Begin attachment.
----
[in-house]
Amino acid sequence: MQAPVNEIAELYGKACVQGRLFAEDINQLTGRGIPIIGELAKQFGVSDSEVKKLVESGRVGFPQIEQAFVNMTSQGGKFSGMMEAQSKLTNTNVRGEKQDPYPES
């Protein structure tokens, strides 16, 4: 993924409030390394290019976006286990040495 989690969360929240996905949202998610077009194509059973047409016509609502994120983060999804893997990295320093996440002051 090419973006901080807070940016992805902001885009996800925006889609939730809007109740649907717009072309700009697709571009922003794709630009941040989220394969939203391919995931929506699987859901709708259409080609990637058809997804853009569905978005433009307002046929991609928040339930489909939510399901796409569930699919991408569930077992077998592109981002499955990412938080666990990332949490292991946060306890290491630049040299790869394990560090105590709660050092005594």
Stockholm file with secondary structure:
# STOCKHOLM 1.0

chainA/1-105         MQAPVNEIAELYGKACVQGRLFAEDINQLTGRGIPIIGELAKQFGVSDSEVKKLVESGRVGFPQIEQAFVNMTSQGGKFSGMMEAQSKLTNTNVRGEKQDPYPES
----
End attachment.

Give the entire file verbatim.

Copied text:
[in-house]
Amino acid sequence: MQAPVNEIAELYGKACVQGRLFAEDINQLTGRGIPIIGELAKQFGVSDSEVKKLVESGRVGFPQIEQAFVNMTSQGGKFSGMMEAQSKLTNTNVRGEKQDPYPES
């Protein structure tokens, strides 16, 4: 993924409030390394290019976006286990040495 989690969360929240996905949202998610077009194509059973047409016509609502994120983060999804893997990295320093996440002051 090419973006901080807070940016992805902001885009996800925006889609939730809007109740649907717009072309700009697709571009922003794709630009941040989220394969939203391919995931929506699987859901709708259409080609990637058809997804853009569905978005433009307002046929991609928040339930489909939510399901796409569930699919991408569930077992077998592109981002499955990412938080666990990332949490292991946060306890290491630049040299790869394990560090105590709660050092005594």
Stockholm file with secondary structure:
# STOCKHOLM 1.0

chainA/1-105         MQAPVNEIAELYGKACVQGRLFAEDINQLTGRGIPIIGELAKQFGVSDSEVKKLVESGRVGFPQIEQAFVNMTSQGGKFSGMMEAQSKLTNTNVRGEKQDPYPES